Friday, October 28, 2011

Bhutanese light up Syracuse for Dipawali

A deep is lit for Laxmi.
When the candles are lit, the marigolds are strung, and the money is out, Laxmi will come.

It doesn’t matter that the candles are standard tea lights from the Dollar Tree down the street and not the copper candle dishes, or deep, that would light homes in Nepal. Or that plastic garland hangs where floral wreaths would have been. Laxmi, the Hindu goddess of wealth and prosperity, cannot tell the difference.

The Siwakoti family of Bhutanese refugees left Nepal and resettled in Syracuse in 2008. Although some cultural practices don’t translate well to life in America, the family maintained most of their traditions as they began celebrating Dipawali, Wednesday. 

“It is not the same here, but we try to keep our culture,” said Ranga Siwakoti, the father in the family.

Dipawali, or Tihar in Nepali, is a three-day annual festival of lights and a time to worship Laxmi and ask for her blessings. It is also a time for brothers and sisters to treasure one another and exchange wishes for long lives and happiness.

“It’s a time for brothers to give sisters money,” said Jassoda Siwakoti, with a sly nod to her male cousin–in Nepali culture, cousins often consider one another as brother and sister.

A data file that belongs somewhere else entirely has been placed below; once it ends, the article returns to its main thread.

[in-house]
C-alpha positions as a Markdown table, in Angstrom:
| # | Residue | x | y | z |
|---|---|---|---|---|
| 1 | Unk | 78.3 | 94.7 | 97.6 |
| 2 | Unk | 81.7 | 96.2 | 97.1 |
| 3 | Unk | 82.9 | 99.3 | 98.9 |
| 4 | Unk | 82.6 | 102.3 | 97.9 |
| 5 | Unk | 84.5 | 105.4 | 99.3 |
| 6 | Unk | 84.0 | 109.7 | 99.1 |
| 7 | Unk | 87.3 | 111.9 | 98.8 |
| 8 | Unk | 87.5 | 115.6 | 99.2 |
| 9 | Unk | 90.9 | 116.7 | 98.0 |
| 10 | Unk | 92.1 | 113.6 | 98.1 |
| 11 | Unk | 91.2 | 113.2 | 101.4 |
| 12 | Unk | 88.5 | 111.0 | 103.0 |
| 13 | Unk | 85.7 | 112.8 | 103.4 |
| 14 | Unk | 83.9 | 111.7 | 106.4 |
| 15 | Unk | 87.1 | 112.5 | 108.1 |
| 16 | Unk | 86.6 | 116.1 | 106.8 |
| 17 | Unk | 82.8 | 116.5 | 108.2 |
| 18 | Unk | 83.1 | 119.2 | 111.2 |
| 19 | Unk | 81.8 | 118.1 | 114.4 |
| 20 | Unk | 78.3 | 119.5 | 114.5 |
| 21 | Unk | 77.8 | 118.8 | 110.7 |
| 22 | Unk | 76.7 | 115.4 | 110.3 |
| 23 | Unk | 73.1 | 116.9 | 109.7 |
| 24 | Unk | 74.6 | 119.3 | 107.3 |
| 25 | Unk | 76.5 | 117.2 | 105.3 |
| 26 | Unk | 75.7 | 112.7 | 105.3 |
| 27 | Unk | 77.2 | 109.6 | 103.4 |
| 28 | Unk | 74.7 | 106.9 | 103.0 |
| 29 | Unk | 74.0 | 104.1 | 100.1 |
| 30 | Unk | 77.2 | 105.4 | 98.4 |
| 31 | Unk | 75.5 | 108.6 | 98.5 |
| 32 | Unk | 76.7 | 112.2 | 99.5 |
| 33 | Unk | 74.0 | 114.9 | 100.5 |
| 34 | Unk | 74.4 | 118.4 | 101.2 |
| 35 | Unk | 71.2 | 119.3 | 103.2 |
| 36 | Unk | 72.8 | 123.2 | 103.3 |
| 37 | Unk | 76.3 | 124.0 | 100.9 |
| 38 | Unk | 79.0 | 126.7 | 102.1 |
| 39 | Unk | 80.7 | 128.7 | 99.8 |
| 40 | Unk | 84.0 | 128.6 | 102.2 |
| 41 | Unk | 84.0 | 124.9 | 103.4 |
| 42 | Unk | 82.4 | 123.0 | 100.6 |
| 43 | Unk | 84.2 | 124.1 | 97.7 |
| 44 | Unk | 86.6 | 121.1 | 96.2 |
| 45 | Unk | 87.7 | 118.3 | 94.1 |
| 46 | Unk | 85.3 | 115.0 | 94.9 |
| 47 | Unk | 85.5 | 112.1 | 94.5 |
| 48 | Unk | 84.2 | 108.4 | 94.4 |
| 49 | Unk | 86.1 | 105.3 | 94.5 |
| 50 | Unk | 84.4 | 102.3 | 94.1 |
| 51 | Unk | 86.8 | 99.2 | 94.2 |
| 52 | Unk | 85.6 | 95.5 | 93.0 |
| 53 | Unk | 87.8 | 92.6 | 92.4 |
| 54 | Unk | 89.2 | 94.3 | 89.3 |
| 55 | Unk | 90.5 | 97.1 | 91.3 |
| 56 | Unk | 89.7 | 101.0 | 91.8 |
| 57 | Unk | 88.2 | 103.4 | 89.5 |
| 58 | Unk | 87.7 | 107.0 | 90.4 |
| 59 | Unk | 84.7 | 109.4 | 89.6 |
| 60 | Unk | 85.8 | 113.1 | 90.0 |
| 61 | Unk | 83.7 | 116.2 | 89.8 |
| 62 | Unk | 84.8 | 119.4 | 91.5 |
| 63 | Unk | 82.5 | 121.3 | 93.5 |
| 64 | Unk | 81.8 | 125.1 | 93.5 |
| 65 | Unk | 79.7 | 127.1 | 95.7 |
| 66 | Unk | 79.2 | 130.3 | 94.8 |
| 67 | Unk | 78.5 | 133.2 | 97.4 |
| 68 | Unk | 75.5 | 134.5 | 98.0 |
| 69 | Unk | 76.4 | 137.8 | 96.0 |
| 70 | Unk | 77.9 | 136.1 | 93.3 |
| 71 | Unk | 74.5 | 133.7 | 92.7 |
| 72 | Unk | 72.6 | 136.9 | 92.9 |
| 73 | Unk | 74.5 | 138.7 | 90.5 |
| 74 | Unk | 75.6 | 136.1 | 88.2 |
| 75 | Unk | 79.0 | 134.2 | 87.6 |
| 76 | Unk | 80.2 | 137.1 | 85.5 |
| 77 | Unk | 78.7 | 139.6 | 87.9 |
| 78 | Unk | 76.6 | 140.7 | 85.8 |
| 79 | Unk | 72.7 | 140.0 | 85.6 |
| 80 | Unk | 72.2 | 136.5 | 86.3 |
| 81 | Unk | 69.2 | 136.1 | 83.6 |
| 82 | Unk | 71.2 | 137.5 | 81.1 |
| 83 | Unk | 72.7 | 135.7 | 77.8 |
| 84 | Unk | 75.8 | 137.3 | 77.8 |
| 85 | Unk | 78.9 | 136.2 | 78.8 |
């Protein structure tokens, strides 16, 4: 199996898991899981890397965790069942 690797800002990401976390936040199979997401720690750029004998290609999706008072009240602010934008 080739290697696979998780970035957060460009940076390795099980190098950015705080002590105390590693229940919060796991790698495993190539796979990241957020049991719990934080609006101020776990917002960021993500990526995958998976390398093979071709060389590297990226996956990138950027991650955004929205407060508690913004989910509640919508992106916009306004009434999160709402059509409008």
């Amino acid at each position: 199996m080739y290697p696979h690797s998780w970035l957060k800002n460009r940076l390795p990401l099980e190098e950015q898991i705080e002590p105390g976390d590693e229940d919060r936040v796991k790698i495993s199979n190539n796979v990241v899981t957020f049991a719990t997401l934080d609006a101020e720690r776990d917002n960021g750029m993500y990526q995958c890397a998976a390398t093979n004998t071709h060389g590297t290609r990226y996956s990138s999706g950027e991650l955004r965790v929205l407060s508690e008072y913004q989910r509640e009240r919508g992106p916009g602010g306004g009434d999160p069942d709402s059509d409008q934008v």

“Sometimes we feel like we should have been born girls,” Kamal Siwakoti retorted.

A sister prepares her brothers
to receive tika.
On Friday, the final day of Tihar, sisters in the family placed tika, a vibrant powder colored orange, blue and green, on their brothers’ foreheads and a mala, or garland of marigolds, around their necks. The brothers returned the blessing by making neat marks with matchsticks on their sisters’ foreheads.

After the tika, the family watched YouTube videos of Tihar in Nepal, saying, “You see? That’s how it is in our country.” Even the 80-year-old matriarch perked up to the familiar scenes, watching from her bed as the computer speakers blared the music she remembered from home.

Ethnic Nepalis who were born in Bhutan, like the Siwakotis, were persecuted in the country for having a different culture and a different religion from the native Bhutanese. The family fled the country to be independent from a lifestyle that was being forced on them. They sought refuge at a camp in Nepal before being granted asylum in Syracuse.

“You love your culture and I love my culture,” Ranga said. “We want to be able to celebrate who we are.”


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